Famous for its wines, the capital of Nouvelle-Aquitaine also has a lot to offer art-lovers

The Miroir d’Eau (Water Mirror) is the largest reflecting pool in the world

The world’s largest urban World Heritage Site, Bordeaux has been voted by the French as their favourite city and named European Capital of Smart Tourism based on accessibility, sustainability, digitalisation and cultural heritage and creativity. A 15-year makeover has resulted in a redeveloped waterfront with a four kilometre-long quay hugging the curve of the broad Garonne river, and a ban on skyscrapers has left the city skyline largely unchanged for 300 years. The TGV (Train à Grand Vitesse, or high speed train) now puts Bordeaux a little over two hours from Paris.

In the St Pierre district, the historic heart of Bordeaux, the waterfront facades look the same as they did when they greeted merchants arriving down the river estuary from the Atlantic. Part of the old city wall was demolished to make way for the splendid Place de la Bourse (Stock Exchange Square), where the gorgeous buildings  are reflected in the two centimetres of water covering the Miroir d’Eau (Water Mirror), the world’s largest reflecting pool.

A good place to start a tour of the main art museums is the central Place Pey Berland, where three of them are clustered within a few minutes of one another. Occupying facing wings on either side of the Jardin de la Mairie (Town Hall Garden), the Musée des Beaux-Arts (Museum of Fine Arts) has over 300 paintings and sculptures dating from Titian to Picasso. Built in 1880, both wings adjoin the Town Hall, a former palace. The south wing of the museum is dedicated to 16th to 18th century classical painting, including religious and mythological scenes, while the north wing displays 19th and 20th century art.

Musee des Beaux-Arts (Museum of Fine Arts)

Along with leading Bordeaux artists, the museum has works by French masters (Matisse, Renoir, Delacroix, Seurat, Dufy) and other big European names (Rubens, Kokoschka, Soutine, Veronese). Information boards emphasis the French contribution to key art movements, from the mythological imagery of ‘ancient art’ to the violently bright palette of Fauvism and the passions of Romanticism. A couple of blocks around the corner the museum’s beautiful annexe, the Galerie des Beaux-Arts (Gallery of Fine Arts), hosts special exhibitions.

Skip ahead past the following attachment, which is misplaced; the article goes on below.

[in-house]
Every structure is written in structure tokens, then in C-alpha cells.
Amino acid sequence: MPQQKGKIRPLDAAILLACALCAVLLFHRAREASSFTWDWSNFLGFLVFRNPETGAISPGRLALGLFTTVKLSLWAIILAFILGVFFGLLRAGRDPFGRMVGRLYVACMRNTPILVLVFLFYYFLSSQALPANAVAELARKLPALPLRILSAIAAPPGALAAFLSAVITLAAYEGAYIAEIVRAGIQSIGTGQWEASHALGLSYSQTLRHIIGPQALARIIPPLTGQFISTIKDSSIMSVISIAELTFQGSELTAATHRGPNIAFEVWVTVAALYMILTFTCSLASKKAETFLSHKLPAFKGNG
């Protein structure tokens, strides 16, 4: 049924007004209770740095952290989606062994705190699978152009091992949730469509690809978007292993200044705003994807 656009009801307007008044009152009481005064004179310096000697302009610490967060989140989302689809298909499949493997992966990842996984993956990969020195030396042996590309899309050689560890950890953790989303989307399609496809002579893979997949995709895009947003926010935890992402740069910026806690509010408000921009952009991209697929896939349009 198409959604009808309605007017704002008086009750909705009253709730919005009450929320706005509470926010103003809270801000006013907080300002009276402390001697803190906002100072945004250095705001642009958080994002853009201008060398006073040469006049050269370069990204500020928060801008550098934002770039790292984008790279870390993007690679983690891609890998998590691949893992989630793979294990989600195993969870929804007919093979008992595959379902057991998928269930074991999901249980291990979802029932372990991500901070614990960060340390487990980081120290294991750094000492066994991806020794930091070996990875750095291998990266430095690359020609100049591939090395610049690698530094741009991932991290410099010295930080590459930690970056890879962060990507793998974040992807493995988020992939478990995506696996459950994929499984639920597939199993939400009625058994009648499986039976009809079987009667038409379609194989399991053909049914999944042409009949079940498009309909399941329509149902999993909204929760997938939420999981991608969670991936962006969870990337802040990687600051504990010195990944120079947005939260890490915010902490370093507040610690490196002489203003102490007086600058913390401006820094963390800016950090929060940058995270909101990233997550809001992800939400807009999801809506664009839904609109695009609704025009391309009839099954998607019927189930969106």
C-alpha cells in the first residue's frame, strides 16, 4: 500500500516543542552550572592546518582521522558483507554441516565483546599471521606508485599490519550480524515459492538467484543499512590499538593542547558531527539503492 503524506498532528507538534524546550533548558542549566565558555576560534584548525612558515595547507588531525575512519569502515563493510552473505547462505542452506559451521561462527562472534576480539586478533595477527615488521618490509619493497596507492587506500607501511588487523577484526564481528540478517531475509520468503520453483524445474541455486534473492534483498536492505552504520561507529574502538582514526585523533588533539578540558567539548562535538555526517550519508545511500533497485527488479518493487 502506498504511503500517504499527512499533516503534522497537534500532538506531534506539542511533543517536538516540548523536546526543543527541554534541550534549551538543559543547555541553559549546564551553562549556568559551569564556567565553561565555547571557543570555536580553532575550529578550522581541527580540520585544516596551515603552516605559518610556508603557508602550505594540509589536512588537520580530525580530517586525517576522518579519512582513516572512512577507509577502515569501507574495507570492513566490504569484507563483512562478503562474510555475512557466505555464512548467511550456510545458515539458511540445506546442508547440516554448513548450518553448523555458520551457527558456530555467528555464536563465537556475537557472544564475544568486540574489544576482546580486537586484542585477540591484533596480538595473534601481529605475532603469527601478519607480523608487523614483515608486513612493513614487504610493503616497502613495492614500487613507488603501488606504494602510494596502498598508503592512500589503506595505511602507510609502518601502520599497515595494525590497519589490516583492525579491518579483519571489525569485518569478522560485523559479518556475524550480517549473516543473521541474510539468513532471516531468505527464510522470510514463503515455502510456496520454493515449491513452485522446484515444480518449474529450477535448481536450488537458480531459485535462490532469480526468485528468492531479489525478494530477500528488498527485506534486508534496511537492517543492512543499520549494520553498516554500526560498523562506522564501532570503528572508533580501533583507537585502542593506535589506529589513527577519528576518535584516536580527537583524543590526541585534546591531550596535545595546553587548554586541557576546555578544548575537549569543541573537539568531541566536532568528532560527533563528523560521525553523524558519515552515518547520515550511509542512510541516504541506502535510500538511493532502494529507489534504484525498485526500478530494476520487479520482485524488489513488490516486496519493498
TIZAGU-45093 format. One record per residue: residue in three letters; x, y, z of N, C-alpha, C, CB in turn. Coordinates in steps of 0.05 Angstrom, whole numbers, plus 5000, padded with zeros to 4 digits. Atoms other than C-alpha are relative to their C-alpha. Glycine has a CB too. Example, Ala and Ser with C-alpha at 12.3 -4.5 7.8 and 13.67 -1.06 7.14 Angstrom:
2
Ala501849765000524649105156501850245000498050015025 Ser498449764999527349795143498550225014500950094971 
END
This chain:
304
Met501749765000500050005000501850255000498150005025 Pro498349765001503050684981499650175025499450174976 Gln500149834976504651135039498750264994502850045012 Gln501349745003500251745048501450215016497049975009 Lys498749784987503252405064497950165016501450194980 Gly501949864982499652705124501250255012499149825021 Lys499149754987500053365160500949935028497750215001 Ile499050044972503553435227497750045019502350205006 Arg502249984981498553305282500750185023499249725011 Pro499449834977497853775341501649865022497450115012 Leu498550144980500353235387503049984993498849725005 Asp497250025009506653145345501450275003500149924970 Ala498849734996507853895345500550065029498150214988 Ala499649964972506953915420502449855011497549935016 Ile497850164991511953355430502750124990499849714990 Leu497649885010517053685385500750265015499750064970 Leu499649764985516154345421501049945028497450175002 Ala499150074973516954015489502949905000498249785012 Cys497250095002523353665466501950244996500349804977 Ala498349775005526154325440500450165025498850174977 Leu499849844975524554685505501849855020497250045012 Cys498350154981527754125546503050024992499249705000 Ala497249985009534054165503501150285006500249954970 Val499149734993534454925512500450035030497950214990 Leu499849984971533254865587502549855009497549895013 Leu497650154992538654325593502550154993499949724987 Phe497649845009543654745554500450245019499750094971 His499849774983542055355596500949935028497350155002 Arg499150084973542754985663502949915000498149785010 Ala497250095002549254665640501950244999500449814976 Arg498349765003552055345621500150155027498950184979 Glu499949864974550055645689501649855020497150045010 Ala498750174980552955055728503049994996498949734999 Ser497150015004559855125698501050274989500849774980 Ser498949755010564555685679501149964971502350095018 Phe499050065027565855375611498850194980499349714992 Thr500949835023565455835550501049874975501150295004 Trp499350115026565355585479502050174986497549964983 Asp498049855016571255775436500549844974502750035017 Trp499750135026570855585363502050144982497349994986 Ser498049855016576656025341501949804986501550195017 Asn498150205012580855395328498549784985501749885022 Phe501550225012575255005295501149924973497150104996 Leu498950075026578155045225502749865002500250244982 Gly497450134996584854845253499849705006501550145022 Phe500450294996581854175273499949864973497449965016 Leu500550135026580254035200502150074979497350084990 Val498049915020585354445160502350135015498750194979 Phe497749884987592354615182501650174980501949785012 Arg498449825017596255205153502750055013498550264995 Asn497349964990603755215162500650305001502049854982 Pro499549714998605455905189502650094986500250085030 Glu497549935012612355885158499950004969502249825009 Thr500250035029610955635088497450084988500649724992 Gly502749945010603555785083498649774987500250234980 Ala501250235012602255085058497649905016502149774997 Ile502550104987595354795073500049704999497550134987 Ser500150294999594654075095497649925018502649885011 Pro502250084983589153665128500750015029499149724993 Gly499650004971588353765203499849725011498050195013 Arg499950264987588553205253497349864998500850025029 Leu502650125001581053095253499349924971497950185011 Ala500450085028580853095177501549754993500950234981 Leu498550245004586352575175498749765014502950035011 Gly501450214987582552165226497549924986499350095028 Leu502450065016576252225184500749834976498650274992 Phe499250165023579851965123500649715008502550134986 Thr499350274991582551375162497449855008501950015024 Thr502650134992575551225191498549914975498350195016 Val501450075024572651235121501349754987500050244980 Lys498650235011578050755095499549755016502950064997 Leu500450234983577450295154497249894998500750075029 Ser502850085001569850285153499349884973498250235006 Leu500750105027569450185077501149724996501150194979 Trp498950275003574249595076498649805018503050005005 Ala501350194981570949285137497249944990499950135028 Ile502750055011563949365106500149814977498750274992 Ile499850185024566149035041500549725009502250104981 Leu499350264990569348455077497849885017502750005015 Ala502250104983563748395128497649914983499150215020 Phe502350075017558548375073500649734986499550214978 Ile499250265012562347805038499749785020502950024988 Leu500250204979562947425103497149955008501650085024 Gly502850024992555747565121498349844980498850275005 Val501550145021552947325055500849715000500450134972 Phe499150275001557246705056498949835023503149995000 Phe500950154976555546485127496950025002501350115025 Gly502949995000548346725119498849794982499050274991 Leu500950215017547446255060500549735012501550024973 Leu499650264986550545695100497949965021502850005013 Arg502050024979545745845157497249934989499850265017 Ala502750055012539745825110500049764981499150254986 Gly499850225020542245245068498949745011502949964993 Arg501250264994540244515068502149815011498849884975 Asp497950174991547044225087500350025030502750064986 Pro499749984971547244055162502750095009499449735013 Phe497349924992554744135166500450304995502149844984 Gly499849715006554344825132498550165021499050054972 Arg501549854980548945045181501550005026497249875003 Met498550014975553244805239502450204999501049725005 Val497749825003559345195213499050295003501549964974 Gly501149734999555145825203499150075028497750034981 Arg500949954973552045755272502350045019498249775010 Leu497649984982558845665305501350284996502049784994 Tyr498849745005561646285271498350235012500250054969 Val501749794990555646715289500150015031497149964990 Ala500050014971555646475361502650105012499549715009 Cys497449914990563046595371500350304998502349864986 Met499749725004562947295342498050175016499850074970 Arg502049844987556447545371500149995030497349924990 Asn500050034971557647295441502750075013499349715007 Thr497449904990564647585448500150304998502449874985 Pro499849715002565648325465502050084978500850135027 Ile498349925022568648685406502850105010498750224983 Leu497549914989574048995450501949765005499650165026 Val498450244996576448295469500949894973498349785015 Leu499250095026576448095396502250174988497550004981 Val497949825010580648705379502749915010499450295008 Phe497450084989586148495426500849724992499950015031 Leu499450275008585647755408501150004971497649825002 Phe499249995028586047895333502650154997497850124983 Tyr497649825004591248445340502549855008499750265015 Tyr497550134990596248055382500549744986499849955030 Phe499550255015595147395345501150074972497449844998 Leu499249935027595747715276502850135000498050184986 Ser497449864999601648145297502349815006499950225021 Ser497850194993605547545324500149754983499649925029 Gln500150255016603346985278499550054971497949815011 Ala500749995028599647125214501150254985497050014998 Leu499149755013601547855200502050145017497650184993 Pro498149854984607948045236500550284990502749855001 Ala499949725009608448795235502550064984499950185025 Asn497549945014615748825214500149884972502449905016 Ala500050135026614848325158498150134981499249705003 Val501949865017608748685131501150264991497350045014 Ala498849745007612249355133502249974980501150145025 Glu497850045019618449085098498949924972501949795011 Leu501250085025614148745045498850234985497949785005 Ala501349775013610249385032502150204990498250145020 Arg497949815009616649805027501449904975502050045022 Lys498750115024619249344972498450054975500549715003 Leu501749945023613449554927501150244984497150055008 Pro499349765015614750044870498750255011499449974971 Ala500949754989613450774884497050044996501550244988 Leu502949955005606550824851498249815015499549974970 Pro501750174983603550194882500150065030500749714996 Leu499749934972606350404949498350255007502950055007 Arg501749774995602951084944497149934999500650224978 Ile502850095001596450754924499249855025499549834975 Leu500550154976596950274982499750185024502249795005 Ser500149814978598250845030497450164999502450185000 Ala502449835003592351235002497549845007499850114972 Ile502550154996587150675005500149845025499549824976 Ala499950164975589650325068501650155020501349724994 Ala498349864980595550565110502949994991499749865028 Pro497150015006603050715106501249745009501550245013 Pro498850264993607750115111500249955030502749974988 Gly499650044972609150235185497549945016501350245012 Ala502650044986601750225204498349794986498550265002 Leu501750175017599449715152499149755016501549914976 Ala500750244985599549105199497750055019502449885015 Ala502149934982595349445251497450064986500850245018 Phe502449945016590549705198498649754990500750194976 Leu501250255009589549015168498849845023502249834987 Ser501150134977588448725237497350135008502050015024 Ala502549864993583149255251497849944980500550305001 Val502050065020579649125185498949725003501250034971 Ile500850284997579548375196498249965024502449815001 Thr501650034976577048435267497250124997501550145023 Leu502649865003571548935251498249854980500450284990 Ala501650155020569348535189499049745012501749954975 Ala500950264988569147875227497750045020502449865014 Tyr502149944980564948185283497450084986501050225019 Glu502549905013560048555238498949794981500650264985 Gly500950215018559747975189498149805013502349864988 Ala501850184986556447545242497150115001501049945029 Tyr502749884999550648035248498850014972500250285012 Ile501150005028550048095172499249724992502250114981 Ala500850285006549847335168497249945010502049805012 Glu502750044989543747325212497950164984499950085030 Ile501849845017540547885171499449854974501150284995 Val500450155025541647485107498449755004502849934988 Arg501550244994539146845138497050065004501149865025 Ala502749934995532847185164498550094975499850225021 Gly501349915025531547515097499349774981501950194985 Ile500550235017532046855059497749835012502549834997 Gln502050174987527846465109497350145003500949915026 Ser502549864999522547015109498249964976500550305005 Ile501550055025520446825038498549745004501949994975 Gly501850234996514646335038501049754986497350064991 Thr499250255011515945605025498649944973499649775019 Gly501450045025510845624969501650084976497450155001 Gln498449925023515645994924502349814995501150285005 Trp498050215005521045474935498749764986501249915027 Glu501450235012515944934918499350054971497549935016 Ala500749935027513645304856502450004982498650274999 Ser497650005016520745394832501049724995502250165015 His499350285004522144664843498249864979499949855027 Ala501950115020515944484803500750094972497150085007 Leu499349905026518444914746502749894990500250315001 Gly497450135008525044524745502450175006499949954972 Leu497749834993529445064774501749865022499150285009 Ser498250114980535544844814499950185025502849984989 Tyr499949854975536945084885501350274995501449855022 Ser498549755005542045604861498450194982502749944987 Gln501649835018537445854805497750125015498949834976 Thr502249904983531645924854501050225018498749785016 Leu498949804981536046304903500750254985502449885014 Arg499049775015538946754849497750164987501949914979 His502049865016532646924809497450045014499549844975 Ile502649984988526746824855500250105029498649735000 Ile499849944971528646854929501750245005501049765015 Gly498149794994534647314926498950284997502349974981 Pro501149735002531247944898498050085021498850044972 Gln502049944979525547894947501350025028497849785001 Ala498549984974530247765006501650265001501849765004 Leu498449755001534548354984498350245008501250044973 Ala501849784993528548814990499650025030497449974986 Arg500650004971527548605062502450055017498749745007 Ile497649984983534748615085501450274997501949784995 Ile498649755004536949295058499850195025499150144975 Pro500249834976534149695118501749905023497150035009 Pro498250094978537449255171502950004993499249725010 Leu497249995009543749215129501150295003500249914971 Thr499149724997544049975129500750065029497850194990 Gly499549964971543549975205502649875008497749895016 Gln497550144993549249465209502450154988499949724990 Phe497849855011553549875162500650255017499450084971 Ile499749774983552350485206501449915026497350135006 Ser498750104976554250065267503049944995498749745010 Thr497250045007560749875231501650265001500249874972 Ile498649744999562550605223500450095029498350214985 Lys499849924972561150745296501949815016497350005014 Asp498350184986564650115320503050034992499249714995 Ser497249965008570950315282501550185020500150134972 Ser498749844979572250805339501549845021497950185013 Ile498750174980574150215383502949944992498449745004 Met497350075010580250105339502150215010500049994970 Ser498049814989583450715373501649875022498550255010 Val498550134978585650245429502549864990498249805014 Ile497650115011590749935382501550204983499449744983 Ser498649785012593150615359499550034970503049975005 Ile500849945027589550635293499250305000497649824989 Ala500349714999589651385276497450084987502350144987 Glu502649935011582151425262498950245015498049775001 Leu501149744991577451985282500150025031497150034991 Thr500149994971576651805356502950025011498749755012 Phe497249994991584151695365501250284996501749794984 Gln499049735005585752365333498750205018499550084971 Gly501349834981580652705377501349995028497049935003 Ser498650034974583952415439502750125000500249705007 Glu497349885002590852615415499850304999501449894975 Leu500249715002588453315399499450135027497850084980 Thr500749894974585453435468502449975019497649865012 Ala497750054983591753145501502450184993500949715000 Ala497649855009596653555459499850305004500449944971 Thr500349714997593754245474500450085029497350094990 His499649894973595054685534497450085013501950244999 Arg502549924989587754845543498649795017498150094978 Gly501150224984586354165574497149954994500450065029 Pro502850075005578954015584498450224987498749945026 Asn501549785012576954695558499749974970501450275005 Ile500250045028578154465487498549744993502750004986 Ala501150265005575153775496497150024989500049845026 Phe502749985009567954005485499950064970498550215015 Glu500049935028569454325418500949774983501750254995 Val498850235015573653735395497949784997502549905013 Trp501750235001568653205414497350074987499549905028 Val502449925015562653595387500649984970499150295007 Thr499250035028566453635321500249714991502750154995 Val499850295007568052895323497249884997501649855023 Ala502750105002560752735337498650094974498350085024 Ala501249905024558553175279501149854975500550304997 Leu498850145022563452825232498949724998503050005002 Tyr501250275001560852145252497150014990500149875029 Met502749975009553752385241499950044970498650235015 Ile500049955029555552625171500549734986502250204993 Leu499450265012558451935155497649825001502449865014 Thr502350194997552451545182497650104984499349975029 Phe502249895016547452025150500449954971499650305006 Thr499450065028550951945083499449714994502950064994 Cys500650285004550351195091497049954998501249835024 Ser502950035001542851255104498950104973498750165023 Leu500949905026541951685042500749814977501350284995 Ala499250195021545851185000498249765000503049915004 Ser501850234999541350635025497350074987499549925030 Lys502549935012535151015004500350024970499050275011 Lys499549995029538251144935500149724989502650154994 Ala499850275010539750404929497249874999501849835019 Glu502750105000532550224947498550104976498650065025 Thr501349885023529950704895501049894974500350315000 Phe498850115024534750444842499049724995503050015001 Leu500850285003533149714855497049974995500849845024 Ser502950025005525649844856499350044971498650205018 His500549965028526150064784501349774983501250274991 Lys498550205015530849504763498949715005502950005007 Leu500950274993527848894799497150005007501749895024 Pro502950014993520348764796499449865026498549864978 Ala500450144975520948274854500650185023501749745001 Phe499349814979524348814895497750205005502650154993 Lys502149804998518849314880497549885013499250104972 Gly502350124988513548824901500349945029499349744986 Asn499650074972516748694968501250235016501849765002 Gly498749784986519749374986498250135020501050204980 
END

To experience the city’s most unusual cultural centre head to the Bassins de Lumières (Pools of Lights), where a former WWII submarine base has been developed into an awe-inspiring honeycomb housing the world’s largest digital art centre. Monumental immersive exhibitions devoted to major historical and contemporary artists are projected on the immense walls and ceilings and reflected in the waters of the enormous submarine bays. Visitors are conducted along gangways above the water and along the quays.

The Bassins de Lumieres (Pools of Light) in a WWII submarine base is the world’s largest digital arts centre

Nearby is the Musée des Arts Décoratifs et du Design (Museum of Decorative Arts and Design), where objects from the 17th to the 21st centuries are spread out amid the antique panelling, chandeliers and parquet flooring of the 18th century Hotel de Lalande, one of the many fine buildings credited for the city’s UNESCO World Heritage Site status. Despite being converted into a museum, the spaces in the mansion still capture the atmosphere of the family residence it once was, with the original furniture and decor offering a glimpse into the lifestyle of Bordeaux aristocracy around the time of the French Revolution.

The Museum of Decorative Arts and Design is housed in an 18th century mansion

Antique objects are juxtaposed with works by contemporary French and international designers (the museum has one of the largest modern collections in Europe) to show the evolution of household furnishings, interiors, homewares and appliances. There is also a series of special exhibitions on a range of topics from sneakers to industrial design.